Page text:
Kenneth Kaunda led Zambia to independence in 1964 and served as that country’s president until 1991 after having played a major role in its independence movement that aimed at freeing itself from Rhodesia and white minority rule.
For this, Kaunda suffered imprisonment for clashing with his white opponents. Five years after being removed from office, he was shockingly stripped of his Zambian citizenship because his parents had emigrated from Malawi before he was born.
The Zambian High Court ruled in 1999 that he had governed Zambia illegally during his two terms as president, a decision he would vehemently protest.
Kaunda was born April 28, 1924, in Lubwa, near Chinsali, Northern Rhodesia (now Zambia). His father, who was from Nyasaland (now Malawi), was a schoolteacher; his mother was also a teacher and the first African woman to teach in colonial Zambia.
After completing his secondary education, Kaunda also began to teach, first in colonial Zambia before Tanganyika (now Tanzania) in the middle 1940s.
When he returned to Zambia in 1949, he joined the first major anti-colonial organization in Northern Rhodesia (Zambia), the African National Congress (ANC) and in the 1950s assumed the role of Secretary General.
Clashes within the ANC caused it to split, with Kaunda becoming the president of the newly formed Zambian African National Congress.
He skillfully used this position to force the British to abandon plans for a federation of the three central African colonies—Southern Rhodesia, Northern Rhodesia, and Nyasaland which would have placed ultimate power in the hands of a white minority of settlers.
This, coupled with his subsequent imprisonment by the colonial administration made him a hero in the eyes of the Zambian people to the extent that he got elected president of the new United National Independence Party (UNIP), which had been formed in October 1959.
With his skills and influence, the UNIP won the first major elections leading to final decolonization that was held in October 1962. Kaunda would later negotiate additional constitutional advances, and in 1964, the colonial administration granted Zambia its independence with Kaunda as its president.
Until his fall from power in 1991, Kaunda ruled under emergency powers, banning all parties except his. Thus, most of his years of leadership were observed under a one-party system that ensured that he won the presidency each time an election was held (1978 and 1983) while crushing several attempted coups against him in the early 1980s.
The Zambian economy would later tumble under his watch due to the rising price of oil and a fall in the world price of copper, the withdrawal of foreign aid and investment, as well as, corruption.
Due to international pressure for democracy in Africa and the above concerns, Kaunda declared multiparty elections in 1991, which he lost to his rival Frederick Chiluba of the Movement for Multiparty Democracy (MMD).
That was the beginning of the woes of Kaunda as he regularly clashed with Chiluba’s administration who eventually stripped him of his Zambian citizenship.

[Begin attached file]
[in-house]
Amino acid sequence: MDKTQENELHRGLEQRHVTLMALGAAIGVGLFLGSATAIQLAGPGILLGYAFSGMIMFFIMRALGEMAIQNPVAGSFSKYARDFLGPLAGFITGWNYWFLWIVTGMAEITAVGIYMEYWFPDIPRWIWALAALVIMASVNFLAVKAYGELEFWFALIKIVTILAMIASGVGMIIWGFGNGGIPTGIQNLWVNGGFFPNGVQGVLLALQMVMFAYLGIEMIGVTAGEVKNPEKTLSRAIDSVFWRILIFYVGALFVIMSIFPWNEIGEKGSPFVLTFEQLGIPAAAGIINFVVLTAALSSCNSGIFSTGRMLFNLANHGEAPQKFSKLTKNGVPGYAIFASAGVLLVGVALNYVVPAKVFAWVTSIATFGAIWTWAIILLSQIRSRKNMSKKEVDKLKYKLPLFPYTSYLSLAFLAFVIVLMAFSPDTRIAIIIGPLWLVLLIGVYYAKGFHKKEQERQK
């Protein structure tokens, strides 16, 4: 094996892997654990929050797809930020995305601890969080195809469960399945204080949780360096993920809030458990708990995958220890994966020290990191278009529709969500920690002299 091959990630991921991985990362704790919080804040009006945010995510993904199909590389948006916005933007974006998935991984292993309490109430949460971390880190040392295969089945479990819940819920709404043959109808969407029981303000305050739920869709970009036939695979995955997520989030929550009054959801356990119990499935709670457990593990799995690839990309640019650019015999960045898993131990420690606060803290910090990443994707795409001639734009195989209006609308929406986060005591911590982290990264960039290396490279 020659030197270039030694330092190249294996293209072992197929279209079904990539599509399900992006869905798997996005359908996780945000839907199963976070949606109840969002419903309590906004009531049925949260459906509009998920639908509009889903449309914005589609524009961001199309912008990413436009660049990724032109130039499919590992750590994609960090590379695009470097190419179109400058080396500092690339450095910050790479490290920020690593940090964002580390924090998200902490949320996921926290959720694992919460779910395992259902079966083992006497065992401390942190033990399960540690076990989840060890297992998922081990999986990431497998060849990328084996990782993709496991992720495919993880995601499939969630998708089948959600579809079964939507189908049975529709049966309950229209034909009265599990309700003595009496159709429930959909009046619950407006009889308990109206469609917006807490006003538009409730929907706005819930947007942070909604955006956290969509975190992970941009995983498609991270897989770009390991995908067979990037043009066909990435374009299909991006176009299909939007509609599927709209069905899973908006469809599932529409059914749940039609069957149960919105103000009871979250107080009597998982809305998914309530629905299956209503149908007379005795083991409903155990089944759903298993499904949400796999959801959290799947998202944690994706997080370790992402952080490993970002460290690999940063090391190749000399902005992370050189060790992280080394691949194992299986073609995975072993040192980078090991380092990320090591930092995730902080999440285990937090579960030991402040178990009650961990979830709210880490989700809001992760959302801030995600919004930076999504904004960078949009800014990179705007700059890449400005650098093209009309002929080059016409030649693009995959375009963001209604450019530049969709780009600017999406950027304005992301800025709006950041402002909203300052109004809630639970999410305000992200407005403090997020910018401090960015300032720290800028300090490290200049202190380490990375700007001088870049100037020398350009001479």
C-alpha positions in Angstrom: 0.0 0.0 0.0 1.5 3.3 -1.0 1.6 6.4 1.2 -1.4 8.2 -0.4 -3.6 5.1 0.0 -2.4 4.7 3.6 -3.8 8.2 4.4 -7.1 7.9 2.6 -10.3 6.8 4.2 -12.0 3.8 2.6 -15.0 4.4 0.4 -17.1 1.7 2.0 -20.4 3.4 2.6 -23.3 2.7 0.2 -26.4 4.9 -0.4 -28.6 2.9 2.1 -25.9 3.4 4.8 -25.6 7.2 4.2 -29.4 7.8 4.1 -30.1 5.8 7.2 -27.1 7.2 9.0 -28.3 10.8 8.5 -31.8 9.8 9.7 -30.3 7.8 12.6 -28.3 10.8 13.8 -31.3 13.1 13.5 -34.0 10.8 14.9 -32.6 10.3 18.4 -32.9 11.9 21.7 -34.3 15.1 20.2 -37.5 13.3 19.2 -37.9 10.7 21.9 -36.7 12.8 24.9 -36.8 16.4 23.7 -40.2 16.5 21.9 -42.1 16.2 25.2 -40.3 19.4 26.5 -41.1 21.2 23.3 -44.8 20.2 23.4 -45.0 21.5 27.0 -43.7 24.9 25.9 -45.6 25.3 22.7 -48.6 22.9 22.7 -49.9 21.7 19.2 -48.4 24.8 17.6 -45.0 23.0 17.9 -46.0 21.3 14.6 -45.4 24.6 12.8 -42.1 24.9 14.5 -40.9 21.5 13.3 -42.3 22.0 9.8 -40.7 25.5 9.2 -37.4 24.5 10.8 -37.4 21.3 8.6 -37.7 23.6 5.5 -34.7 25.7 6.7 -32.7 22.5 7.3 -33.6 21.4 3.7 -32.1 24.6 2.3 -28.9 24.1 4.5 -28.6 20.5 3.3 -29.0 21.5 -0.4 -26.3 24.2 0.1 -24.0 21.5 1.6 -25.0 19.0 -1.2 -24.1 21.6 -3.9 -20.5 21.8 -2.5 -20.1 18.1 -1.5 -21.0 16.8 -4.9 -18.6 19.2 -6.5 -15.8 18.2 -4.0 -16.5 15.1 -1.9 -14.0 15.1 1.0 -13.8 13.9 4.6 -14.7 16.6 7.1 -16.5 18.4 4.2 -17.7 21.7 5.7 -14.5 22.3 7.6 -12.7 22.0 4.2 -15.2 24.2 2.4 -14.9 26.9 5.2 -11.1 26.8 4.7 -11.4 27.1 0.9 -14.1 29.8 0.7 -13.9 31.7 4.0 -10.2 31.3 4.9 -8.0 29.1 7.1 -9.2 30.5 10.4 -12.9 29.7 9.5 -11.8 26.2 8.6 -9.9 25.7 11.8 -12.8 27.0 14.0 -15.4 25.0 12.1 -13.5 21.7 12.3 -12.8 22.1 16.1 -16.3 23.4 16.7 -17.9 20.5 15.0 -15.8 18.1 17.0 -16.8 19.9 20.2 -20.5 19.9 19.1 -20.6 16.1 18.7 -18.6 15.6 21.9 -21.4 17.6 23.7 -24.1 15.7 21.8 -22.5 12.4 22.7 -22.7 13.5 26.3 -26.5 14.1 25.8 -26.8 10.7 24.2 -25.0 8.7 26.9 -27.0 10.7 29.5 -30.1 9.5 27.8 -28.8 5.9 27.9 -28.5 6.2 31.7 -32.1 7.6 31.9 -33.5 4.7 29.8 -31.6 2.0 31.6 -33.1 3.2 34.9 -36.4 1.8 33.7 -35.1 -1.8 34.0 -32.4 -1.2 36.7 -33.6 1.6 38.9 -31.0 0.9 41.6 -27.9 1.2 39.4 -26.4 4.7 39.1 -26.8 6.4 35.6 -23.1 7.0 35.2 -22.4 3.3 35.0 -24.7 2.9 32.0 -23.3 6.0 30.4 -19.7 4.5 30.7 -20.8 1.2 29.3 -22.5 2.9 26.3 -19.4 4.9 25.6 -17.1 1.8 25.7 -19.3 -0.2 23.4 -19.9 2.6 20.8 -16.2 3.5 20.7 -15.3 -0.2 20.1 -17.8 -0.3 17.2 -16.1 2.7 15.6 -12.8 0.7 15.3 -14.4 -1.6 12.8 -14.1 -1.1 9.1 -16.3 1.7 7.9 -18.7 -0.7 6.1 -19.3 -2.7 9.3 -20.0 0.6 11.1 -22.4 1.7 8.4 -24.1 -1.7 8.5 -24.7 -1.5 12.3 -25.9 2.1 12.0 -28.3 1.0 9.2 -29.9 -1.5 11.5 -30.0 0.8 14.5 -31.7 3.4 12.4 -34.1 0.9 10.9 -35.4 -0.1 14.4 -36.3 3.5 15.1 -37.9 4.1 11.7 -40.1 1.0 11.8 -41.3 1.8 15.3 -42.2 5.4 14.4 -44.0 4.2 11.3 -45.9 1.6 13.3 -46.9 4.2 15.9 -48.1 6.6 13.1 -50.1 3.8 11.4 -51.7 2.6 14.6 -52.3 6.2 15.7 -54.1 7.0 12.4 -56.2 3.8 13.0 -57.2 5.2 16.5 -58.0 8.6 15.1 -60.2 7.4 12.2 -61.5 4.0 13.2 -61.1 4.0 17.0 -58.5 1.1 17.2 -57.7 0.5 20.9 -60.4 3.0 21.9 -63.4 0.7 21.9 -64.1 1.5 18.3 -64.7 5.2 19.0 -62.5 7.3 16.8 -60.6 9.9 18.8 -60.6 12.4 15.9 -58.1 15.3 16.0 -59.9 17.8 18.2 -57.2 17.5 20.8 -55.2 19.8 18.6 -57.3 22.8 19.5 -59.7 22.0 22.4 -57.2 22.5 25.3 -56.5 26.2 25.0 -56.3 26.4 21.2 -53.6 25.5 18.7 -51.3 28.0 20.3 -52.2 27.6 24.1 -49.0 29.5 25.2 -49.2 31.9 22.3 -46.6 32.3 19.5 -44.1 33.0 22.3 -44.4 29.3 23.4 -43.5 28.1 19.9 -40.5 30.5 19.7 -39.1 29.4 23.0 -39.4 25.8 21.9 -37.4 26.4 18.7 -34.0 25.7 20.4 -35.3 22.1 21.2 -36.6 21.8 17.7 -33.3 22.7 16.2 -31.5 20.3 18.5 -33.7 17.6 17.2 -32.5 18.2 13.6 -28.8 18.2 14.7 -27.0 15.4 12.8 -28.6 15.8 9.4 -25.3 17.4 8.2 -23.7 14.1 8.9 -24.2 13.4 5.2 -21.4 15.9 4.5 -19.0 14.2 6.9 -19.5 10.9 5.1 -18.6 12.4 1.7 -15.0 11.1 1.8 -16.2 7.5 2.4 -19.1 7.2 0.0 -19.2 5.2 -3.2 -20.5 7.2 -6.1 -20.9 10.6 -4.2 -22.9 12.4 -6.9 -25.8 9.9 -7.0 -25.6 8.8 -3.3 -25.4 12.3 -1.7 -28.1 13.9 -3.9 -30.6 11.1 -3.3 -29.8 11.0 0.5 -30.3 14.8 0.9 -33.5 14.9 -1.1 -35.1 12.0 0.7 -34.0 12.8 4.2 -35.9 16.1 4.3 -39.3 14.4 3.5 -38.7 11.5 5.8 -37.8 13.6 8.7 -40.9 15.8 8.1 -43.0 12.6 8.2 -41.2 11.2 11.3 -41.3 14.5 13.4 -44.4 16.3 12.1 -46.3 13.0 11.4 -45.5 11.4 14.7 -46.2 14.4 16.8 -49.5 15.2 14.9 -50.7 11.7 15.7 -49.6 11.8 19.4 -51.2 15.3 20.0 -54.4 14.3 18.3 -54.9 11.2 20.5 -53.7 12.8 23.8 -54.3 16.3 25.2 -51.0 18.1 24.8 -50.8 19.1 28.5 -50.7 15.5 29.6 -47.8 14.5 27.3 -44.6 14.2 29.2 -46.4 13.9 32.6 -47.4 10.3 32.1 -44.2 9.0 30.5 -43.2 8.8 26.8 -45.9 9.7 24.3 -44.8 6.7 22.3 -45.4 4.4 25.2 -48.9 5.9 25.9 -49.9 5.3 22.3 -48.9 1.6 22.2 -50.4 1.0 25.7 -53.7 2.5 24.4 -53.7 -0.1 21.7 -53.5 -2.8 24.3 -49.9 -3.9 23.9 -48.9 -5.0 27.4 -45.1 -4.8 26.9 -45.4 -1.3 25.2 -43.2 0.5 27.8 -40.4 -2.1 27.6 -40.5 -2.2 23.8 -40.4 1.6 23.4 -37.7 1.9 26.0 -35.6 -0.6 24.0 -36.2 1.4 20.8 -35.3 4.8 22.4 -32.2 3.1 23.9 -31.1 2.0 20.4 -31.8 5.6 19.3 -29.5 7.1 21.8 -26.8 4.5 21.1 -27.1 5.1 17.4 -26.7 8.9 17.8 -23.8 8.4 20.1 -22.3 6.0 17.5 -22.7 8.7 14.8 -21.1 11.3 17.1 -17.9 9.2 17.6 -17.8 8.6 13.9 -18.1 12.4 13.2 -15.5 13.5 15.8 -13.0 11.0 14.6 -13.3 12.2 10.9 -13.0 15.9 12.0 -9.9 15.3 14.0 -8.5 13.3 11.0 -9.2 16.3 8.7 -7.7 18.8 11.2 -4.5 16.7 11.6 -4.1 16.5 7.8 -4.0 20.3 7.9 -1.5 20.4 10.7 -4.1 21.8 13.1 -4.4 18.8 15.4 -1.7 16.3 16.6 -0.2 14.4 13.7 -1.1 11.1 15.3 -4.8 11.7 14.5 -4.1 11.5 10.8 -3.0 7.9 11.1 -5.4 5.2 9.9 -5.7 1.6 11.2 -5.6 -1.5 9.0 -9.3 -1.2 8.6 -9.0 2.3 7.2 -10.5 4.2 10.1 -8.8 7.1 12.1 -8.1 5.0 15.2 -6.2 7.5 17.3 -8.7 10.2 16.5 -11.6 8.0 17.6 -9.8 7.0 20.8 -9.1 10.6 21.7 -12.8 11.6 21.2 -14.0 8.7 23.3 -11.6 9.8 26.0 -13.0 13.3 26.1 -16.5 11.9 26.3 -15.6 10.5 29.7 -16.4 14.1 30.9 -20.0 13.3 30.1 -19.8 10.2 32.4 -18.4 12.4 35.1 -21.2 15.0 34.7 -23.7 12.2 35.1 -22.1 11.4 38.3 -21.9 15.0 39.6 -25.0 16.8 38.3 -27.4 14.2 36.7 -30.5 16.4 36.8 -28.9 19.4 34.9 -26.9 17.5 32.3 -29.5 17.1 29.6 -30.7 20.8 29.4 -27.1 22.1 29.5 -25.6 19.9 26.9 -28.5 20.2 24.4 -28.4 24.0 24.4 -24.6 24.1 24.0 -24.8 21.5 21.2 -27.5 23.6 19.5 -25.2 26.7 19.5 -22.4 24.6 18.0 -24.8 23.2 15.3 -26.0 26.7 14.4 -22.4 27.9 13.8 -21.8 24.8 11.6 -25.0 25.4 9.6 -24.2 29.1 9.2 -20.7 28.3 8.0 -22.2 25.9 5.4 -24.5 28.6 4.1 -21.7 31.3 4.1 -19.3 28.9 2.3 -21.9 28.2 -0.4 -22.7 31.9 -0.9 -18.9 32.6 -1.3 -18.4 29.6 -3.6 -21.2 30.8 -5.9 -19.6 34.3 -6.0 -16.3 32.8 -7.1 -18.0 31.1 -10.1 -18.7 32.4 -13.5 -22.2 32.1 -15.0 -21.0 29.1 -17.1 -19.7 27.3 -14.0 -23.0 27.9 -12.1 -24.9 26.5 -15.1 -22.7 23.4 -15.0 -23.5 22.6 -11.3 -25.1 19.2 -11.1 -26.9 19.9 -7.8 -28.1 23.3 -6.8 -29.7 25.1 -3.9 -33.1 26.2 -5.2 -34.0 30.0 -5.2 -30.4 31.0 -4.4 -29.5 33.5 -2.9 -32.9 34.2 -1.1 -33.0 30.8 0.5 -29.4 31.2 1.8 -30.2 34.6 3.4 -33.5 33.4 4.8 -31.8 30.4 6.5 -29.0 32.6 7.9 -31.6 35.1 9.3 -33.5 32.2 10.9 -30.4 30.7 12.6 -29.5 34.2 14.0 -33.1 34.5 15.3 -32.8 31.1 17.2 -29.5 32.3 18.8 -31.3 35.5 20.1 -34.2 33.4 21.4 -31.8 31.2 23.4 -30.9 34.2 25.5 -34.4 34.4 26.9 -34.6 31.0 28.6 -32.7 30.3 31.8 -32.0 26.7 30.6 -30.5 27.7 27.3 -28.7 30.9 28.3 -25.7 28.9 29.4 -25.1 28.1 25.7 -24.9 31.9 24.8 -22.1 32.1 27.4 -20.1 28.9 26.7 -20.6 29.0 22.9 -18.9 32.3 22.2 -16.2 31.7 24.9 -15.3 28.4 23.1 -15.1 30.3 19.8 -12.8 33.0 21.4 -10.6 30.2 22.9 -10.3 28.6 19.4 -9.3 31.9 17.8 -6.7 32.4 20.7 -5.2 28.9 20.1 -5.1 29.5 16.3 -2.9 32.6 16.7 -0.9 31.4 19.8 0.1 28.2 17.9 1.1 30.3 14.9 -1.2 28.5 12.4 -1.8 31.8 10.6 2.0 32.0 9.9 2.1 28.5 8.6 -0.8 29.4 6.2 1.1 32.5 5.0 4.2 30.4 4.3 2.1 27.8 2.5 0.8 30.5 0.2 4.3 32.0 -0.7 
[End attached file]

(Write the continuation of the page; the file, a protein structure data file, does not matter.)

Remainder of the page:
Kaunda had decided to run against Chiluba in the 1996 presidential election but was barred from doing so after the government passed constitutional amendments that made him ineligible. The new constitution required that both parents of any presidential candidate be Zambian by birth.
Kaunda’s UNIP, the main opposition group, boycotted the elections to protest his exclusion from the poll. When the Zambian High Court subsequently declared Kaunda stateless in 1999, his supporters saw this as a deliberate attempt to humiliate the politician and his family.
Under Zambian law, that ruling rendered him liable to arrest and the seizure of his passport while he sought a country that will offer him refuge.
The court said that Kaunda had never renounced his original Malawian nationality but his lawyers lodged an appeal to the Supreme Court to overturn the judgement, largely based on an earlier court ruling that anyone residing in the former British protectorate of Northern Rhodesia in 1964 is entitled to Zambian citizenship.
Fortunately, the court restored his citizenship the following year when the two people who brought the initial complaint (both supporters of the governing MMP) declined to contest the appeal.
Three years prior, Kaunda was arrested on charges of inciting an attempted coup but was released six days later and placed under house arrest until all charges were withdrawn in June 1998.
For years, the manipulation of citizenship laws for political purposes has been one of the popular ways of excluding opponents and silencing critics, as happened in Tanzania, Swaziland, and Botswana, and in the case of Ivory Coast, it led to years of civil war.
In 2011, Robert Chiseke from the Zambian party MMD, which was then in opposition, was arrested for allegedly faking his nationality, a move analysts described as witch-hunting.
Almost 20 years after Kaunda, who is now 96, had to prove his citizenship in a battle with the law courts, it has become obvious that his country is in the firm grips of the Chinese communist government than any other African country as they have been embroiled in a series of events that gave away their rights to their own country and their people.